First look at Windows 8

At //build Microsoft showed the next version of Windows: Windows 8. Just after the public presentation, a developer preview is actually available for download.

So after downloading 4.8 GB you finally have a ISO image to install. Since I don’t have a spare laptop or desktop around I tried to give Windows 8 a “virutal” spin.

So I fired up my favorite VMWare Workstation, just to discover, that Windows 8 is not (yet) supported on VMWare Workstation (as of this writing I’m running version 7.1.4). As it seems VMWare Workstation 8 is supposed to support Windows 8 (actually the APIC version required by Windows 8). OK, so this doesn’t seem to work out well.

So I though – what the heck, why not give this VirtualBox a turn? A lot of people seem to work with VirtualBox, so it must be worth the effort of taking a closer look. OK, downloaded the bits and installed it on my Windows 7 host.

So let’s see how I can install Windows 8 on VirtualBox. Just create a new virtual machine, specifying it as Windows 7 64-bit and off you go. Just a short while later I’m greeted with the new Windows 8 metro design – this is smooth. Works just like a charm I must say. Should I re-consider my virtual hosting strategy?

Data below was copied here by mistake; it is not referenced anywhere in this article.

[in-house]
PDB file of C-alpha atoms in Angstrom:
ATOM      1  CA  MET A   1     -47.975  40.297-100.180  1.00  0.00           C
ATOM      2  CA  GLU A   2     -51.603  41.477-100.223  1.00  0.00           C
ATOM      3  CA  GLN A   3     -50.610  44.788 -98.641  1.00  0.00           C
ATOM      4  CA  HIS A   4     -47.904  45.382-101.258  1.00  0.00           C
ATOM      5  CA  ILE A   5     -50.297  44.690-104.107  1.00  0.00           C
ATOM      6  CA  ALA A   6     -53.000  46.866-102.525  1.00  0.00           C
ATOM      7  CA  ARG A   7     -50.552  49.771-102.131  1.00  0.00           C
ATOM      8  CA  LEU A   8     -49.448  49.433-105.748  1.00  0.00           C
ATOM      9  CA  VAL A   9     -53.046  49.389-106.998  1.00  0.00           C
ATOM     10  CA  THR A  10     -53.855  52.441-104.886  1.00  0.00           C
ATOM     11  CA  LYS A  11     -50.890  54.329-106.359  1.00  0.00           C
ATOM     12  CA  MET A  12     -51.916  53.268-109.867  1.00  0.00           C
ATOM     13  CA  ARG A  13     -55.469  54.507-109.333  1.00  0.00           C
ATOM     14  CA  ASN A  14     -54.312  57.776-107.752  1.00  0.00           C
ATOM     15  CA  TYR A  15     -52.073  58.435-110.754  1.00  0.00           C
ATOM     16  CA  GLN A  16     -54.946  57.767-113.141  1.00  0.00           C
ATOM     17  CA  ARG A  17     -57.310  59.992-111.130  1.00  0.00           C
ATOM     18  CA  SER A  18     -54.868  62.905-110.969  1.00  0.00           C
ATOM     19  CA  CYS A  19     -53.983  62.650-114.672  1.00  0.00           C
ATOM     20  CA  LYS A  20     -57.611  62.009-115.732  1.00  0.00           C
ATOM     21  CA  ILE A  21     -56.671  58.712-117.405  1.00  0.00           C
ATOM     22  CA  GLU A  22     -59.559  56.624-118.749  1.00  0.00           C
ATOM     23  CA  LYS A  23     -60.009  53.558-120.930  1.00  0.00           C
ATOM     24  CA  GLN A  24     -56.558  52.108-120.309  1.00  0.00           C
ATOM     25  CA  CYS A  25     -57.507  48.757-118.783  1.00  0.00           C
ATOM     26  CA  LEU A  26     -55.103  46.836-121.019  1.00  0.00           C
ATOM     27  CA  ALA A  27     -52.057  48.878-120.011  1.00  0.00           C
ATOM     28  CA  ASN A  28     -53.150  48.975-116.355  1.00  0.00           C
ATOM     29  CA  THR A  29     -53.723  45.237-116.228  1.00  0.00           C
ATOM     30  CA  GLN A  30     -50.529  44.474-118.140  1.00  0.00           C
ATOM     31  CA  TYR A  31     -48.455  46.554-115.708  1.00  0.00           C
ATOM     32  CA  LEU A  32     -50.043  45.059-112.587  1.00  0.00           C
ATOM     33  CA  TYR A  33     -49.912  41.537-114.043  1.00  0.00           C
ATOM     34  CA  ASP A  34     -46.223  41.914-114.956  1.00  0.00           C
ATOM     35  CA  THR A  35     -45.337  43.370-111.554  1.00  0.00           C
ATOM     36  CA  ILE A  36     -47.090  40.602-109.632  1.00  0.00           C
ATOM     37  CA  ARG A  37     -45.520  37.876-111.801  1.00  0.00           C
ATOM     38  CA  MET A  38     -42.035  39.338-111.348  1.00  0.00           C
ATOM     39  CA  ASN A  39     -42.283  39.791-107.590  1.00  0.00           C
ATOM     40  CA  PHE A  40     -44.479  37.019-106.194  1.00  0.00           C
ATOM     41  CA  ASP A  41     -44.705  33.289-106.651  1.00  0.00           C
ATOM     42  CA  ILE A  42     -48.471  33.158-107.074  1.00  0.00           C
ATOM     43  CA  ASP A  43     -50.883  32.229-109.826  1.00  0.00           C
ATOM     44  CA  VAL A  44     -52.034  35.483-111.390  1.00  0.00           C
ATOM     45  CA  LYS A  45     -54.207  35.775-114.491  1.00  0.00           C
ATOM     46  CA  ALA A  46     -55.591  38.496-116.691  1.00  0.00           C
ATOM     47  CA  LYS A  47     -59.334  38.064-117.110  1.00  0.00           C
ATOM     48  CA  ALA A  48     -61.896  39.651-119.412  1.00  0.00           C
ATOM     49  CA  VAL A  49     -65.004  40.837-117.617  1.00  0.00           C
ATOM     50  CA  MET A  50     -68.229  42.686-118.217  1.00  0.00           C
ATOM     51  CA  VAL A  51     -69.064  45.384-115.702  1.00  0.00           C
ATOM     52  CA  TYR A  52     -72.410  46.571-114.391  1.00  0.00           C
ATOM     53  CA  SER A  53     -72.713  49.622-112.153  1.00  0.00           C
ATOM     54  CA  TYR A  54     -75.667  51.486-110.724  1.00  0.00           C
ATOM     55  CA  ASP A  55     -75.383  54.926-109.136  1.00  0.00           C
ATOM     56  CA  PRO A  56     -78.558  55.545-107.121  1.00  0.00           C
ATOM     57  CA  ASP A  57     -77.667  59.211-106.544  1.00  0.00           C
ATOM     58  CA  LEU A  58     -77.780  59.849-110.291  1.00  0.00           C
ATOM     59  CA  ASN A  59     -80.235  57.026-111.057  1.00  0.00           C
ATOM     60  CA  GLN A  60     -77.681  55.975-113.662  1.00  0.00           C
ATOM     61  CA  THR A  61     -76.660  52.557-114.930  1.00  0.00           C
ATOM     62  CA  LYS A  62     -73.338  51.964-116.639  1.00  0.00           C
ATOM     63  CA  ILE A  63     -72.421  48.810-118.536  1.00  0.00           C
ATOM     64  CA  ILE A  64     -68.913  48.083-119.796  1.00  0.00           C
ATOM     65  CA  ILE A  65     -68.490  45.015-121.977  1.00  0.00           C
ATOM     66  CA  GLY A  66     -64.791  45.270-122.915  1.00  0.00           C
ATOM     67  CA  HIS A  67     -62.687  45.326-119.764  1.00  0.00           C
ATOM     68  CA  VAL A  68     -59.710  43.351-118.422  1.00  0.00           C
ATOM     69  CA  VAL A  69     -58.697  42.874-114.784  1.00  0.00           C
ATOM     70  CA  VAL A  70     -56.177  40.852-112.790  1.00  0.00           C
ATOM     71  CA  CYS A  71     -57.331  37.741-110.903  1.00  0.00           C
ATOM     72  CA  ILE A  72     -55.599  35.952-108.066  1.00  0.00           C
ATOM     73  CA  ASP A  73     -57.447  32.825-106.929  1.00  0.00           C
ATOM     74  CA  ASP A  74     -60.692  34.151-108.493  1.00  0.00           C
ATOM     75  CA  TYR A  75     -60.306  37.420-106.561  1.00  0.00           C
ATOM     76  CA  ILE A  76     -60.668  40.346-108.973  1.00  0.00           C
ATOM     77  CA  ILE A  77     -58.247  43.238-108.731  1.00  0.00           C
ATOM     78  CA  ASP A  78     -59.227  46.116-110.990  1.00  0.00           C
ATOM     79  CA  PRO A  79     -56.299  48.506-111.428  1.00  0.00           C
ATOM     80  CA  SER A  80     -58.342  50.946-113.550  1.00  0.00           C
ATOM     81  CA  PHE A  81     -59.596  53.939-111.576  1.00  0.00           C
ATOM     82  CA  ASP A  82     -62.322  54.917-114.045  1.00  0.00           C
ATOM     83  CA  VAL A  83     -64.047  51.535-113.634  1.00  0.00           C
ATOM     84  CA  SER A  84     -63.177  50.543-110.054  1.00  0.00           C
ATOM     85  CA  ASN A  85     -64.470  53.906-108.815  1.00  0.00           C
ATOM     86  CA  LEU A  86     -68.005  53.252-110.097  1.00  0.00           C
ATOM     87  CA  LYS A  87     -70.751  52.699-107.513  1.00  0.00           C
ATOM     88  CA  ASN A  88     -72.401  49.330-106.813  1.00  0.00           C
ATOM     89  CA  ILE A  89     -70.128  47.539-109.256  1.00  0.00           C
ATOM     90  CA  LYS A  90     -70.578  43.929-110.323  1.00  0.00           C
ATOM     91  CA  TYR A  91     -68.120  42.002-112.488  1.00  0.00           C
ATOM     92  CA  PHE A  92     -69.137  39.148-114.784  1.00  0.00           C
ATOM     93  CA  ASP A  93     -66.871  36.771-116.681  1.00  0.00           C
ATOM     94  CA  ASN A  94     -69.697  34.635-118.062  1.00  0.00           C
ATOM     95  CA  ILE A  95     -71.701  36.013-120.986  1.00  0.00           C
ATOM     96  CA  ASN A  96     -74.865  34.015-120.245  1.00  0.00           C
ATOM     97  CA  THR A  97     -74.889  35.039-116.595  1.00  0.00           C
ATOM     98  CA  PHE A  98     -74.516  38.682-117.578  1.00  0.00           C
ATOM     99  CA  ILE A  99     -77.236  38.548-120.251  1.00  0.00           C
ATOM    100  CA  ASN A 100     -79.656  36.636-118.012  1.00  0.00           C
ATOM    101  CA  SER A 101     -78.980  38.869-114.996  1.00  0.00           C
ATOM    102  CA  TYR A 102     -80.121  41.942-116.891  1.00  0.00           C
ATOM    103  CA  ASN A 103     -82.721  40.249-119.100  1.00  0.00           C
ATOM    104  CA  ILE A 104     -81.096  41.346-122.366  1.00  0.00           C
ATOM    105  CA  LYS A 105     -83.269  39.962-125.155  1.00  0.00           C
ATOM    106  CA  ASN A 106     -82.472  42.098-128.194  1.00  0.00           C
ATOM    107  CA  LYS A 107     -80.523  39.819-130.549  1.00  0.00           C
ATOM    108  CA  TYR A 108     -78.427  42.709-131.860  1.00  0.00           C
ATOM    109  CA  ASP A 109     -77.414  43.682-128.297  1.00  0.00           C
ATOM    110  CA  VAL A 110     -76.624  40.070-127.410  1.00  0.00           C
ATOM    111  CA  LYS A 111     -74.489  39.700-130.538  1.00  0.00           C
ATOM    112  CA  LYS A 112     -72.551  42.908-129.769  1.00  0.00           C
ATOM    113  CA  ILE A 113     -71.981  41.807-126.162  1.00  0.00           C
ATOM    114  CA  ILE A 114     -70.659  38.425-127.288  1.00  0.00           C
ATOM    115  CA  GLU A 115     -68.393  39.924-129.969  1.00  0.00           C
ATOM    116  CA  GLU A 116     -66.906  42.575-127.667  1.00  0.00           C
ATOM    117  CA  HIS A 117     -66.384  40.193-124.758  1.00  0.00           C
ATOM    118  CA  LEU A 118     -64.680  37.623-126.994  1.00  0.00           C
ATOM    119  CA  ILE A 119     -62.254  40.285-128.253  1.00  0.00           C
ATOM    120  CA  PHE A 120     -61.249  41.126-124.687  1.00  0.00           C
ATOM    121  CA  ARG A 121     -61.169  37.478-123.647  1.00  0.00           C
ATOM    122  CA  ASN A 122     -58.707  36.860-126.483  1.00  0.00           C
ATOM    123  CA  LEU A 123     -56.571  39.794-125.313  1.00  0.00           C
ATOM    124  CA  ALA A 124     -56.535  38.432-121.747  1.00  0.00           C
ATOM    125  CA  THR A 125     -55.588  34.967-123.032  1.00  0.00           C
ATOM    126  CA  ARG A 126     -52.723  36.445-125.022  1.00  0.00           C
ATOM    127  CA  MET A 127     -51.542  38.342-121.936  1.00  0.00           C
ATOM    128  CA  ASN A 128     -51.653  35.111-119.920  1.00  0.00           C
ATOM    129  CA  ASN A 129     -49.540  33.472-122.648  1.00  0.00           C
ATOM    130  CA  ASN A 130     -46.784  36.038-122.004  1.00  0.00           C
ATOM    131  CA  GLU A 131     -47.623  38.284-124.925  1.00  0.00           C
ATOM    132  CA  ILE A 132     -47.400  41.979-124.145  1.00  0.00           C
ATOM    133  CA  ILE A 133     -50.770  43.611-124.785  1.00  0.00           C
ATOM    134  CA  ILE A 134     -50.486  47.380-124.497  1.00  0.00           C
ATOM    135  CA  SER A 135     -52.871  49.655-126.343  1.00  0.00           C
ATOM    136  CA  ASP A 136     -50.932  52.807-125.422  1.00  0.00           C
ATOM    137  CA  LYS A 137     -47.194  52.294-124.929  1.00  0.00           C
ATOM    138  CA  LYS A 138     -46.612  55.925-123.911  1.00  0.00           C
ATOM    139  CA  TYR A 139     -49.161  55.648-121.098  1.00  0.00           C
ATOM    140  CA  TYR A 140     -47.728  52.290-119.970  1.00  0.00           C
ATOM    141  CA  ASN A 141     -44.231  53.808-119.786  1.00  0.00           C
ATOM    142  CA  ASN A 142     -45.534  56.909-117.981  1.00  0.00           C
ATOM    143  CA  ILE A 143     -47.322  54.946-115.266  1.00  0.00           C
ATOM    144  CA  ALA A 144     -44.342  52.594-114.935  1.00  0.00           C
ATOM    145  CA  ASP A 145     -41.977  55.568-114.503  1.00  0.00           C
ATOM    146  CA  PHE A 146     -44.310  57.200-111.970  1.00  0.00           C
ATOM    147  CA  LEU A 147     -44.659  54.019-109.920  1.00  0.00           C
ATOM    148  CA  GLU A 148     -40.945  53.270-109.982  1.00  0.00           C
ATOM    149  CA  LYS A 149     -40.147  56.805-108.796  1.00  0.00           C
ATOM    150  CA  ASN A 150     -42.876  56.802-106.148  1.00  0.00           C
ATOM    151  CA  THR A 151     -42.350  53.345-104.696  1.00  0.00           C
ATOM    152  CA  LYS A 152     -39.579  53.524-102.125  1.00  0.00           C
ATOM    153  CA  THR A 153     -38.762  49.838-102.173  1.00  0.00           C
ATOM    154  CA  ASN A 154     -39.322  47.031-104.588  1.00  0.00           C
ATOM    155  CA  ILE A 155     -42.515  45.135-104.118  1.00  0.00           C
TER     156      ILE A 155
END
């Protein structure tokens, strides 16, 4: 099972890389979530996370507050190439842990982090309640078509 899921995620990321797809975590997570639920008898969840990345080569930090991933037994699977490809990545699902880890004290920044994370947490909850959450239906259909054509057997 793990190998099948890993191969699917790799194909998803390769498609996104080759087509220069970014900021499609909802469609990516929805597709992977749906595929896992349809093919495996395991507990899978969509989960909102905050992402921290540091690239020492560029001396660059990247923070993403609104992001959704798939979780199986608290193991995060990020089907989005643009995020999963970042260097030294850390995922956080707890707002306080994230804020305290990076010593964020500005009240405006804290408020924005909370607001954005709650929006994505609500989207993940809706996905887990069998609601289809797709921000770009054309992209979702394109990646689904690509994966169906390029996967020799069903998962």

Well, anyway. It’s about time to get a first impression of Windows 8 … so some further impressions will follow.

IIS TimeOut while debugging a SharePoint application

Who has not encounterd this problem: you’re just doing some debugging on your favorite SharePoint application and all over sudden – bam! The application pool gets recycled.


Well, the problem is the timeout associated with each application pool. When IIS detects that an application pool is not responding anymore IIS just assumes something terrible happend and recycles the application pool. But all that really happend is some plain-old-debugging.

In order to circumvent this problem you have to disable the pinging of application pools by IIS. Just open up the advanced settings of the IIS application pool and set pinging to false.